New York is a frightfully expensive city and becoming more so every day.

So, when New York City's Rent Guidelines Board froze rents, many Manhattan tenants probably breathed a sigh of relief. More than a million renters will be affected.

They might not been pleased if they have a good sense of the economics of rent control, which in the long run will make housing in New York more expensive.

Seth Barron has a good piece in City Journal explaining that while rents may be frozen, the land lord's the landlord's expenses for fuel, water, maintenance, etc., are not capped.

If you're tempted to say, that the dirty rotten landlord class had it coming, you aren't aware of the way stringent rent controls distort the rental market, ultimately making the city less livable (and less affordable!) for us members of the renting class.  

The classic article on the real effects of rent control was by William Tucker in 1997. It is as relevant today as then. As William Tucker pointed out, rent control ultimately creates housing shortages. The quality of the housing is also diminished. Both these factors make it difficult to find an affordable apartment you'd actually want to inhabit.

 Writing after the RGB's vote, "an unprecedented gesture" carried out by a board composed entirely of appointees of Mayor Bill de Blasio, who has made "containment" of apartment rents a cornerstone of his policies, Barron further explained the market distortion caused by rent control:

Rent control and rent stabilization in New York City have distorted the housing market in perverse ways. In approximately one-quarter of the 1.1 million rent stabilized apartments in the city, tenants don’t actually pay the legally permitted maximum rent, because it exceeds the market rate in the area. In these cases, landlords are permitted to offer a lower “preferential rent” that reflects market prices, though the legal rent is recorded alongside the preferential rent and is notionally increased every year. When fortunes in these neighborhoods change and they become desirable, rents naturally increase. When that happens, landlords are entitled to switch their tenants from the “preferential” to the “regulated” rent. The increases can be sharp. In these cases, regulations intended to protect tenants actually ensure that they will suffer a sudden and dramatic rise in rent.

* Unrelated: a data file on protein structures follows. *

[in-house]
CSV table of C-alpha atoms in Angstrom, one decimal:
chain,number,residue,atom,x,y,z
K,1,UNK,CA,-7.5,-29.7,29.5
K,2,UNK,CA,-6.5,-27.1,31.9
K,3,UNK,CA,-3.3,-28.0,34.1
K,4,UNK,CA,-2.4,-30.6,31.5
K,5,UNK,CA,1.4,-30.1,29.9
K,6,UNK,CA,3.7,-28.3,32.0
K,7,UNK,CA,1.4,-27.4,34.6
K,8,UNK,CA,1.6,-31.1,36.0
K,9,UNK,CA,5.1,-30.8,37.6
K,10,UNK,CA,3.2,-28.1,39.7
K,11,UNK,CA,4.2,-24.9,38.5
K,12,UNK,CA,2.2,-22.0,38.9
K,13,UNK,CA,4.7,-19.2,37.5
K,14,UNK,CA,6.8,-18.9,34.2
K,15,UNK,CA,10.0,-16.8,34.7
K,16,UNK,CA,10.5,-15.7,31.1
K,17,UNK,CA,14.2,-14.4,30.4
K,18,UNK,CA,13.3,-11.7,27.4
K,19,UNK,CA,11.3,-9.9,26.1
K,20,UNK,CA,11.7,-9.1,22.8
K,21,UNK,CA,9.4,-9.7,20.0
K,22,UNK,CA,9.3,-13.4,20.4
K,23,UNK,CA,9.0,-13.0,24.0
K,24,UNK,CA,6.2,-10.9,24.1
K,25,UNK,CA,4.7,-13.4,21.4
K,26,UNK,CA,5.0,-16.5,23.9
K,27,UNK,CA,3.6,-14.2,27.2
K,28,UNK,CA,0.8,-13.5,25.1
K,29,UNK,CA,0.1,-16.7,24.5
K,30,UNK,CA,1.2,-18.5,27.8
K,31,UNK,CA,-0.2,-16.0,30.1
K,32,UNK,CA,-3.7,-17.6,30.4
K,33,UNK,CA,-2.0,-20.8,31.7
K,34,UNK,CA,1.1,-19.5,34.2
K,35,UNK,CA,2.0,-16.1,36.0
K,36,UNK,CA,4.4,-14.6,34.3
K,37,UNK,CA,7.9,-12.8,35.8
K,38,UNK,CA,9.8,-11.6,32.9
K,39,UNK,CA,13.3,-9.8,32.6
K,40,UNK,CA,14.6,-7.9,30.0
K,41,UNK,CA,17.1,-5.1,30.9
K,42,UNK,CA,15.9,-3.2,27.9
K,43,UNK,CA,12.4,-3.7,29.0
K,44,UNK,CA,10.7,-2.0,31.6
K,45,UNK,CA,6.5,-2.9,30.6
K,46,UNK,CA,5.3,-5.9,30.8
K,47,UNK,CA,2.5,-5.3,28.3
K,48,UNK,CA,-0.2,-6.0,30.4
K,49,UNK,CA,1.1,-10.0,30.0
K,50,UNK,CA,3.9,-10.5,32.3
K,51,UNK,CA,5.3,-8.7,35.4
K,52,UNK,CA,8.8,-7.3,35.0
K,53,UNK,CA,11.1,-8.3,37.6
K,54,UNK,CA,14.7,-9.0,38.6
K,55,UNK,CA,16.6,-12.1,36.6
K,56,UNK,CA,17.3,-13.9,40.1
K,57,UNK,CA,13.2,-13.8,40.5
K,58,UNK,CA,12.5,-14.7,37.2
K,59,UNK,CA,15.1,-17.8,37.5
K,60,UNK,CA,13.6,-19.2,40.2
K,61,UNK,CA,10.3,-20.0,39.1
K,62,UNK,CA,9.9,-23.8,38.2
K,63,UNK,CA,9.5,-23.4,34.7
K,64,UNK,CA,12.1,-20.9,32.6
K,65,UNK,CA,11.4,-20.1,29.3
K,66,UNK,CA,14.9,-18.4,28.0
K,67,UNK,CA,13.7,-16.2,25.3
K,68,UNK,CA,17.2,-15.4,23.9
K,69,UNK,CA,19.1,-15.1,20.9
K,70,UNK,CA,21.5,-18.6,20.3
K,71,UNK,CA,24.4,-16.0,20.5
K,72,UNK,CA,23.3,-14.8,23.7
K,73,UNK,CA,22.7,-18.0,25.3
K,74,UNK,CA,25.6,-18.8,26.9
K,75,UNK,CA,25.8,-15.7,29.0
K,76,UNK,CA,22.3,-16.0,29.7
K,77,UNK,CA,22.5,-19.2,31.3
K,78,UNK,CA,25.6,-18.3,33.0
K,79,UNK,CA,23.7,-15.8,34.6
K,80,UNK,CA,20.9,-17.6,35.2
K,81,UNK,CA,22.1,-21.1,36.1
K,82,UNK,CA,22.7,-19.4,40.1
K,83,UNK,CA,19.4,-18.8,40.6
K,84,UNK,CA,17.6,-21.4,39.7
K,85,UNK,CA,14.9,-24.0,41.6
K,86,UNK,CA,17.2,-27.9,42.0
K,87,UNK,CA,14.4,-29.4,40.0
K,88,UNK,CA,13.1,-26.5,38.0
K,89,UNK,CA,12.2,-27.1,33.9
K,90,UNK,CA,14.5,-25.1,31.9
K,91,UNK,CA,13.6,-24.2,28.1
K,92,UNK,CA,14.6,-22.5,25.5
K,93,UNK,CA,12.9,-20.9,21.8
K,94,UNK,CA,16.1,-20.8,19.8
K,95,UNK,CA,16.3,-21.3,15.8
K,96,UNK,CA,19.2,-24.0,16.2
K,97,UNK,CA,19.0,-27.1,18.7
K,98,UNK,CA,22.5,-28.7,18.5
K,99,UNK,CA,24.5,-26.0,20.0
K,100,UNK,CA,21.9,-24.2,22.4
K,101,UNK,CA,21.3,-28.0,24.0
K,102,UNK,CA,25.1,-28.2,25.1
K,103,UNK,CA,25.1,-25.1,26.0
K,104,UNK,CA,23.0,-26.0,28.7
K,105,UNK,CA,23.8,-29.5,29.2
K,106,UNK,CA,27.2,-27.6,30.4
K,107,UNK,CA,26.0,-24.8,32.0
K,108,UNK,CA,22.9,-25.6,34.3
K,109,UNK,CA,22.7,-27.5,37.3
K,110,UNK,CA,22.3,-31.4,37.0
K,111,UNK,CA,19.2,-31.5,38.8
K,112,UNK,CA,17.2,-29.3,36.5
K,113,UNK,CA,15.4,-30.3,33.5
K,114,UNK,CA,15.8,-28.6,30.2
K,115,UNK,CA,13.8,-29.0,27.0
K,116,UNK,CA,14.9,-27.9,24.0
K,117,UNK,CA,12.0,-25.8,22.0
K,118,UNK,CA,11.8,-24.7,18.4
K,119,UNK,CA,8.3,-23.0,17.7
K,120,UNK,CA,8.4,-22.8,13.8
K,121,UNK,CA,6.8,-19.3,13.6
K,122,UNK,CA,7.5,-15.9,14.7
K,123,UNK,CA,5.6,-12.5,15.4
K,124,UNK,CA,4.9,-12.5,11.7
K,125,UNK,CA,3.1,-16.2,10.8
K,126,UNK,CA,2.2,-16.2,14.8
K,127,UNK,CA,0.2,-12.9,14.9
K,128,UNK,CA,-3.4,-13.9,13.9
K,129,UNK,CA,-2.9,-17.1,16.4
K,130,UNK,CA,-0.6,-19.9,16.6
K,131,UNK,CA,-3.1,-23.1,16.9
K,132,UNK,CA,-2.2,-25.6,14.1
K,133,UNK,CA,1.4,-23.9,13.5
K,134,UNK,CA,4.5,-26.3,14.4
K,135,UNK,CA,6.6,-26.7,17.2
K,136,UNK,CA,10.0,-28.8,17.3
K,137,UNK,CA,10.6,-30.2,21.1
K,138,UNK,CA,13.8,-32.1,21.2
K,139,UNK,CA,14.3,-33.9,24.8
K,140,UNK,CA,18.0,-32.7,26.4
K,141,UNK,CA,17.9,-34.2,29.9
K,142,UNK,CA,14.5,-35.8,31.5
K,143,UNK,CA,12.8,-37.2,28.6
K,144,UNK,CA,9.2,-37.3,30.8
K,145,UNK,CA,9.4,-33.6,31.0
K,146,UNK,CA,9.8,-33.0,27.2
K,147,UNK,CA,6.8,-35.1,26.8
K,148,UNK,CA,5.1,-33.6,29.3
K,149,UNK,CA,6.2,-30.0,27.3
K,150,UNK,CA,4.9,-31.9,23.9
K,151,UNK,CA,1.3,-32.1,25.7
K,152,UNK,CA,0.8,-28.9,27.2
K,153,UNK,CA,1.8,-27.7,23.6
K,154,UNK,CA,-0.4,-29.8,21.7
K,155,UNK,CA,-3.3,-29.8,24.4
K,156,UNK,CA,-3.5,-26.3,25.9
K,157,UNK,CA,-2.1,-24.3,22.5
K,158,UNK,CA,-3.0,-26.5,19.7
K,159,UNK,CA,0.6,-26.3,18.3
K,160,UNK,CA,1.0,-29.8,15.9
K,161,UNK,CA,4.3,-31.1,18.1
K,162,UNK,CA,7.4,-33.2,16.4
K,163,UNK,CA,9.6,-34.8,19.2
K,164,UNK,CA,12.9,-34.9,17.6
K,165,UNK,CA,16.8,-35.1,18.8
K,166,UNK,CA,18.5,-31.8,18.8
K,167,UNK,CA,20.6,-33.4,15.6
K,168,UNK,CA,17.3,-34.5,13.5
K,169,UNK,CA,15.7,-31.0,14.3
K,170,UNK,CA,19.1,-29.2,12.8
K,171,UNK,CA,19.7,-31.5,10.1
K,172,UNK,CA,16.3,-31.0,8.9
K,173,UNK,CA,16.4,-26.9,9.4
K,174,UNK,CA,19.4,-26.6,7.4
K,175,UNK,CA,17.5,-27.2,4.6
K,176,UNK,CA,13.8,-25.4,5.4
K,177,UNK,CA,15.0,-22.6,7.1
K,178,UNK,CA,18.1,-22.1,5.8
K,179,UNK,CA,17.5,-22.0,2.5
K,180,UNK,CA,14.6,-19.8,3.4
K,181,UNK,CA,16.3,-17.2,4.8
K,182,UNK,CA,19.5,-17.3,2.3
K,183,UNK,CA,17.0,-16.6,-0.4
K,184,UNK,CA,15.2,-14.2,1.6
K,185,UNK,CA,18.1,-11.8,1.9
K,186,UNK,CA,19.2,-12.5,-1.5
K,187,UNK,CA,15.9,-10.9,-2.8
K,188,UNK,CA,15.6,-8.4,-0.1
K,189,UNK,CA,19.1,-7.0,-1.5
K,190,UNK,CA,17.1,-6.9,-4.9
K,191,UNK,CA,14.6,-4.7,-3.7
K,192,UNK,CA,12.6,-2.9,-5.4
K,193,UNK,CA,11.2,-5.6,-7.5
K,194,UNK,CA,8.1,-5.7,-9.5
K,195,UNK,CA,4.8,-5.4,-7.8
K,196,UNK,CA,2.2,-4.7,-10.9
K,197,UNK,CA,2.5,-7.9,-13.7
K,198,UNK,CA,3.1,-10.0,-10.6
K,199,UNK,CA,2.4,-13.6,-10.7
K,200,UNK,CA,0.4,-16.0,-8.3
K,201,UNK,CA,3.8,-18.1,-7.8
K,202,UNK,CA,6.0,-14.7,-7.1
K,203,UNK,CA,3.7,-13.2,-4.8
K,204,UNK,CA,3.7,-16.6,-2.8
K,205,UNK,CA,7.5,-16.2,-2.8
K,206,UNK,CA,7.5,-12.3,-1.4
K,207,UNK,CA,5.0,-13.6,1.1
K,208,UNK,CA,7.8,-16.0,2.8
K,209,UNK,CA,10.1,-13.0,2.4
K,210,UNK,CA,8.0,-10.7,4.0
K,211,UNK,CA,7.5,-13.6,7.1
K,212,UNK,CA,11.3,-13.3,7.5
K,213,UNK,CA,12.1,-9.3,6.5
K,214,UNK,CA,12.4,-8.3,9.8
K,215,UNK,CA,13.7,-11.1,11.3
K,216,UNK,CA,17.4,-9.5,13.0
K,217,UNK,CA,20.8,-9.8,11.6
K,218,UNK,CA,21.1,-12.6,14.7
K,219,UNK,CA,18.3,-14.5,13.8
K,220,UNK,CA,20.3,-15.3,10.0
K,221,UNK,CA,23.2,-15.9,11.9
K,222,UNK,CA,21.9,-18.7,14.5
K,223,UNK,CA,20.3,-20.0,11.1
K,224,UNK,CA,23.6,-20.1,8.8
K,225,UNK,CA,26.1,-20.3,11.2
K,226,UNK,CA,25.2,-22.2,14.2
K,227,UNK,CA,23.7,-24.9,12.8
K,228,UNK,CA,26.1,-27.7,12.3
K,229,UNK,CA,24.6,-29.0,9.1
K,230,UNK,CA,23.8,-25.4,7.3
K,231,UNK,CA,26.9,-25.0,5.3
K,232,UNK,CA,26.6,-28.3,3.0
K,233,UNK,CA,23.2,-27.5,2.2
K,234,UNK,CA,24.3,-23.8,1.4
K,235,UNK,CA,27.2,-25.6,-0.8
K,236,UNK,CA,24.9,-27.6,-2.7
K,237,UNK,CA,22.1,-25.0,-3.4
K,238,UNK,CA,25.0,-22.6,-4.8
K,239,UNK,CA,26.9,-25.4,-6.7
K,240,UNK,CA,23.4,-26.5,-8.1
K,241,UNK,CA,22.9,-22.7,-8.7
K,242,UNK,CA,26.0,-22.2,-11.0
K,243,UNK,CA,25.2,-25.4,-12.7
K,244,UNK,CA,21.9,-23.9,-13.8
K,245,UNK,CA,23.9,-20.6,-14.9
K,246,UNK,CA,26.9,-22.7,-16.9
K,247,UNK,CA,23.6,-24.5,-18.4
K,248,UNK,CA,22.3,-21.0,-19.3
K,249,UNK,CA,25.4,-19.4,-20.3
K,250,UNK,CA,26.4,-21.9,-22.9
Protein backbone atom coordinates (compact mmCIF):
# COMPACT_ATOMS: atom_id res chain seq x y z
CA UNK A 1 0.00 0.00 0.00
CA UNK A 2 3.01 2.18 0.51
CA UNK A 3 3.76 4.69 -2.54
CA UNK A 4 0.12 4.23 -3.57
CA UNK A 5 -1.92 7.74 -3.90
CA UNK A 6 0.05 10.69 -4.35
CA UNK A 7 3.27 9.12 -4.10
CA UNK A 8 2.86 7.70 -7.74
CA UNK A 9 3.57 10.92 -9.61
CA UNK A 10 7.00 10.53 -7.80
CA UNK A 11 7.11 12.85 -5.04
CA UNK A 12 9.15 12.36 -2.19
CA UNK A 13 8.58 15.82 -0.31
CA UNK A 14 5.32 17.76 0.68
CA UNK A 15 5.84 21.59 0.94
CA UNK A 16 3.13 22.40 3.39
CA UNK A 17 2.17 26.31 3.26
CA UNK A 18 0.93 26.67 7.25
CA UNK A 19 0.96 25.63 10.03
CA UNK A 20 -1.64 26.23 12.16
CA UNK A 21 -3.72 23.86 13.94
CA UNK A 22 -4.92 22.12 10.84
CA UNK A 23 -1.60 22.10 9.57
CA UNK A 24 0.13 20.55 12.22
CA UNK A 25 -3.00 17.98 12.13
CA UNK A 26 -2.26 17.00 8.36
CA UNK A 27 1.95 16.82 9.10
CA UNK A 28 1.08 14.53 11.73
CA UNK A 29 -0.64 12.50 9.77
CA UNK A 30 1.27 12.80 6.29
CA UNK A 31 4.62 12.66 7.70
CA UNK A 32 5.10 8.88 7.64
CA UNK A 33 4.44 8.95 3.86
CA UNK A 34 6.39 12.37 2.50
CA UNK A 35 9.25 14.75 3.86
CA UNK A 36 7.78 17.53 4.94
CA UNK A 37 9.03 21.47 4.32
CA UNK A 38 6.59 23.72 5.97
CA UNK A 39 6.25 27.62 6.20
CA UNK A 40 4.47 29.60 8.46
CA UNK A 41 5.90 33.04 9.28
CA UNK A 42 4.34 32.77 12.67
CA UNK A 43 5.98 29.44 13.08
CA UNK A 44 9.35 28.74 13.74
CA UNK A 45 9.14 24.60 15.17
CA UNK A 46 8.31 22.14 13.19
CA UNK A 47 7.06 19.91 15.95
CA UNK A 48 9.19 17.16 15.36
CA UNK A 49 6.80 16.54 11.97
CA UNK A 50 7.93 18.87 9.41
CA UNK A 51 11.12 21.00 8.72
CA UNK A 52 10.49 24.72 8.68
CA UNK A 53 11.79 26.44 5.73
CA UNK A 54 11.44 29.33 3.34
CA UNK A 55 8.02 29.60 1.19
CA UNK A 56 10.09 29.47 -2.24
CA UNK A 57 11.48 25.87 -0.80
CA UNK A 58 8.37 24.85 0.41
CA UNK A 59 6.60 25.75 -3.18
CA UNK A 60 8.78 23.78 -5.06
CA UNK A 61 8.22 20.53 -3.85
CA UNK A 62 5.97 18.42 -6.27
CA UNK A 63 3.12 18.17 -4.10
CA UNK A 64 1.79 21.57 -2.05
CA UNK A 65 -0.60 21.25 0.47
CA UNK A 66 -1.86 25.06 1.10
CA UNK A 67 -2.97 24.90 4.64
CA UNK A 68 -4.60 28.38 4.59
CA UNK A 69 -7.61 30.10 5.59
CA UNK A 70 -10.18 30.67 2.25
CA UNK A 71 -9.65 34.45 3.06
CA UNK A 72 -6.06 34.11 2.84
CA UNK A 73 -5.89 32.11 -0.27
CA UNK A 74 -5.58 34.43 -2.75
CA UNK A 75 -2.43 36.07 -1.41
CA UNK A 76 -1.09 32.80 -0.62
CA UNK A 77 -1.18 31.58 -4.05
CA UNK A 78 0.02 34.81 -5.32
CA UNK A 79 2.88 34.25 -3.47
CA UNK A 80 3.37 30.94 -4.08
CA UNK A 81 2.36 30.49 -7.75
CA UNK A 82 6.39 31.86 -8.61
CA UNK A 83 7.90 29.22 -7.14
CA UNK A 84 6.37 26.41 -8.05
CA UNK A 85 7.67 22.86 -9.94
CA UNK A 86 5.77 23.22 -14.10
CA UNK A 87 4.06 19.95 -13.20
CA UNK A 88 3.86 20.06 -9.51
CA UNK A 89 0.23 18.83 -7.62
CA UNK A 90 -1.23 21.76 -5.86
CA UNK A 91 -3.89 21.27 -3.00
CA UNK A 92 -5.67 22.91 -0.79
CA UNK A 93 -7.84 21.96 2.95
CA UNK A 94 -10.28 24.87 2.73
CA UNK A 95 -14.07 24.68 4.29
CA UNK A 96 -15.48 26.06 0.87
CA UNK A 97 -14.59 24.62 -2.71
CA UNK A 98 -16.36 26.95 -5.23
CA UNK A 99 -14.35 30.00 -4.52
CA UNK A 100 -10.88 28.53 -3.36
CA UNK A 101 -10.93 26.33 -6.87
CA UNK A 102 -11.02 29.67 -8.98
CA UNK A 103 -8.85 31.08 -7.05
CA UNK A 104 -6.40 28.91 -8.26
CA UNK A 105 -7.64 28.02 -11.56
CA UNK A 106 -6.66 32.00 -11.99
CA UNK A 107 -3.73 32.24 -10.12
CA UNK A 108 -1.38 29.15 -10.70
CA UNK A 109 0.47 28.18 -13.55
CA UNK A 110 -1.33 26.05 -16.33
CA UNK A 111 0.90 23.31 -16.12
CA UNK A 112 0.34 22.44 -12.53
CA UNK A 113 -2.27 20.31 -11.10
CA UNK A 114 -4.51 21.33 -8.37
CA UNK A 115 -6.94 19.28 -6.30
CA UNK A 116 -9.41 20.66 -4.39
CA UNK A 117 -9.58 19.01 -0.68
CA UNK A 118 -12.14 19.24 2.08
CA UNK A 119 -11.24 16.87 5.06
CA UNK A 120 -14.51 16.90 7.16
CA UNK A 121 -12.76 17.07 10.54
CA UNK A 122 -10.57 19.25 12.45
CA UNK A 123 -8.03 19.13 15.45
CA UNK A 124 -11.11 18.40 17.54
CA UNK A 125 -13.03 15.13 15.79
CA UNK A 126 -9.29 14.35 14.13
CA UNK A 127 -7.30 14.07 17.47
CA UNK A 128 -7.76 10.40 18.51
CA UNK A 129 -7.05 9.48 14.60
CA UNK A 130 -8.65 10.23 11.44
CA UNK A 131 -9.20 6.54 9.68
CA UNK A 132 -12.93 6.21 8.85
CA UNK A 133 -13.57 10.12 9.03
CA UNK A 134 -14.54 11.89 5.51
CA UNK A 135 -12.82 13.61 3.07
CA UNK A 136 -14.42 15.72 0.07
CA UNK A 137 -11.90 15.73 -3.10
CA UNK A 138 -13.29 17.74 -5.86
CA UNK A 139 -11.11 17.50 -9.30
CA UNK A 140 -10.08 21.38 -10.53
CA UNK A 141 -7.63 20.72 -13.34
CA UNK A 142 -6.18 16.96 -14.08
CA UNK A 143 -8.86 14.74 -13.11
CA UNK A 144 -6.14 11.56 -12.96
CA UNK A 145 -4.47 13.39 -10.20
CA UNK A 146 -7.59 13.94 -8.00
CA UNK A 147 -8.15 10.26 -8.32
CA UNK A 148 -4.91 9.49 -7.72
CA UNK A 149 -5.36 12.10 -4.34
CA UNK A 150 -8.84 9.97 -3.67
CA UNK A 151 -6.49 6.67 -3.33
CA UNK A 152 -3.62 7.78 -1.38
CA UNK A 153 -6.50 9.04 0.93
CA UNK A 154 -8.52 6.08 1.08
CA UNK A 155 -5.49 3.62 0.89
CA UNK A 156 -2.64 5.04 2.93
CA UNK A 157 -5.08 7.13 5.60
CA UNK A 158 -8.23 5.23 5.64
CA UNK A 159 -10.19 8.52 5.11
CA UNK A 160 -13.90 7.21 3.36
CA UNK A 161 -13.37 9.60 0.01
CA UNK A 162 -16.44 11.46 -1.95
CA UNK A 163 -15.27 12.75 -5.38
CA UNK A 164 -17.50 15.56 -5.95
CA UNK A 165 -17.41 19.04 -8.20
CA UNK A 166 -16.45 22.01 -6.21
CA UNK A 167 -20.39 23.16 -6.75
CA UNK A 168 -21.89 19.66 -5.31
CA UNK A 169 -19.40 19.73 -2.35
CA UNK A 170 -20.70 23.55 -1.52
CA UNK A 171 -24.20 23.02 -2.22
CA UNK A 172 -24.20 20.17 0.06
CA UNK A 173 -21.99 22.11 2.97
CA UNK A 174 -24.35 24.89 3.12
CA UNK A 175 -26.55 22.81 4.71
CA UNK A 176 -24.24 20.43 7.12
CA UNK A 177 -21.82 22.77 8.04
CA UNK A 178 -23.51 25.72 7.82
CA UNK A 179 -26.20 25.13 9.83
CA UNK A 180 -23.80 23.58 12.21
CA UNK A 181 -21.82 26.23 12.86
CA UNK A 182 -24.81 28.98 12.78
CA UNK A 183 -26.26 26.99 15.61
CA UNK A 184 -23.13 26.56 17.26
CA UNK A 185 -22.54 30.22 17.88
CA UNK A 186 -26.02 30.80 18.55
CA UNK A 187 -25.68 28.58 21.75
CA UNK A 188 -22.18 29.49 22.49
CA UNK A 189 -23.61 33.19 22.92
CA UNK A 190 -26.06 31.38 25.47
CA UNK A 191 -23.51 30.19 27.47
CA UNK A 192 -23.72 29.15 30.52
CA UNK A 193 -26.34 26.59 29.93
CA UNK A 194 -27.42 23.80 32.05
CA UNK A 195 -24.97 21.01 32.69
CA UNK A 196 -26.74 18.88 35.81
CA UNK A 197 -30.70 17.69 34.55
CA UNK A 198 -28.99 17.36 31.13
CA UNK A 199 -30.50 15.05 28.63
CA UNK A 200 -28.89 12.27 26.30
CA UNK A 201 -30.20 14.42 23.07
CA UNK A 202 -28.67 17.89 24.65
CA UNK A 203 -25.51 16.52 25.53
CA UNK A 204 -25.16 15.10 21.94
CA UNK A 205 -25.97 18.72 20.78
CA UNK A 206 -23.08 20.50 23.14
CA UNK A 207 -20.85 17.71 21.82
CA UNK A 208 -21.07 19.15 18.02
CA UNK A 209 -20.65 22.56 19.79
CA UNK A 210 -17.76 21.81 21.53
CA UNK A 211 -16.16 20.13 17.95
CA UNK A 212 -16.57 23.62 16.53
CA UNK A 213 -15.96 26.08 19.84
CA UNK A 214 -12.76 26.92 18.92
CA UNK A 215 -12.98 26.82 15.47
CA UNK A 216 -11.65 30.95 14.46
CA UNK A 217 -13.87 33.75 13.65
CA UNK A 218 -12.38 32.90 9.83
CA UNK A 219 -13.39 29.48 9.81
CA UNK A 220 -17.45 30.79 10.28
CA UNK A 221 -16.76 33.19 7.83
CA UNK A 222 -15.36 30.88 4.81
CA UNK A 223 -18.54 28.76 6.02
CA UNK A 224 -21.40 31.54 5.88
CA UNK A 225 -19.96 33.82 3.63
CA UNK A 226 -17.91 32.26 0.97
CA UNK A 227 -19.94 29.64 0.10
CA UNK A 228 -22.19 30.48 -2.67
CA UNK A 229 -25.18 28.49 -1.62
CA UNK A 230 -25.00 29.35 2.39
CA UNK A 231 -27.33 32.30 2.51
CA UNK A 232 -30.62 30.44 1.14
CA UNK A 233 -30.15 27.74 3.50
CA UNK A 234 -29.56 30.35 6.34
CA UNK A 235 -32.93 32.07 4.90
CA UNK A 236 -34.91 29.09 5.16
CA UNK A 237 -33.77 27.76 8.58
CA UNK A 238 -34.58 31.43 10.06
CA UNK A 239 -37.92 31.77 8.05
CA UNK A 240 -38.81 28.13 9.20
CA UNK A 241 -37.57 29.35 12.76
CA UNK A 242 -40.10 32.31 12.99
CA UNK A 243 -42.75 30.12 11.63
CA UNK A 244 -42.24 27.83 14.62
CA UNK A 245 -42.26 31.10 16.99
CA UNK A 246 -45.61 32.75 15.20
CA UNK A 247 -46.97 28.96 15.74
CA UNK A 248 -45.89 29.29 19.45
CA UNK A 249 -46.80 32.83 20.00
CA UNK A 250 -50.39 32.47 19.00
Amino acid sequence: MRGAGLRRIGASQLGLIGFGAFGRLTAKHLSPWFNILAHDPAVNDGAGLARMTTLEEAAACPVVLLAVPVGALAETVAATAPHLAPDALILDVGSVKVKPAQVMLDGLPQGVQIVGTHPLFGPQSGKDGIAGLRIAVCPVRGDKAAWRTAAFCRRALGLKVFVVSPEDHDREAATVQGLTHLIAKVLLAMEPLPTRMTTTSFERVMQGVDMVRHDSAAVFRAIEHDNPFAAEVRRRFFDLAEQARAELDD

The reality of this absurd situation is that the entire housing market in New York City is deformed by a system of artificial caps that encourages people not to move, makes it unprofitable for property owners to improve their buildings, and drives up the cost of available inventory in order to subsidize and protect certain citizens.

Ronald Bailey at Reason calls rent control "a slow, but incredibly effective way to dismantle an entire city brick by brick." He remembers what happened to the Bronx after rent control:

Neutron bombs could not have emptied and destroyed the Bronx more effectively than did rent control.

Like so much of the progressive agenda, rent control sounds really great.

Wait and see if it makes the city more affordable.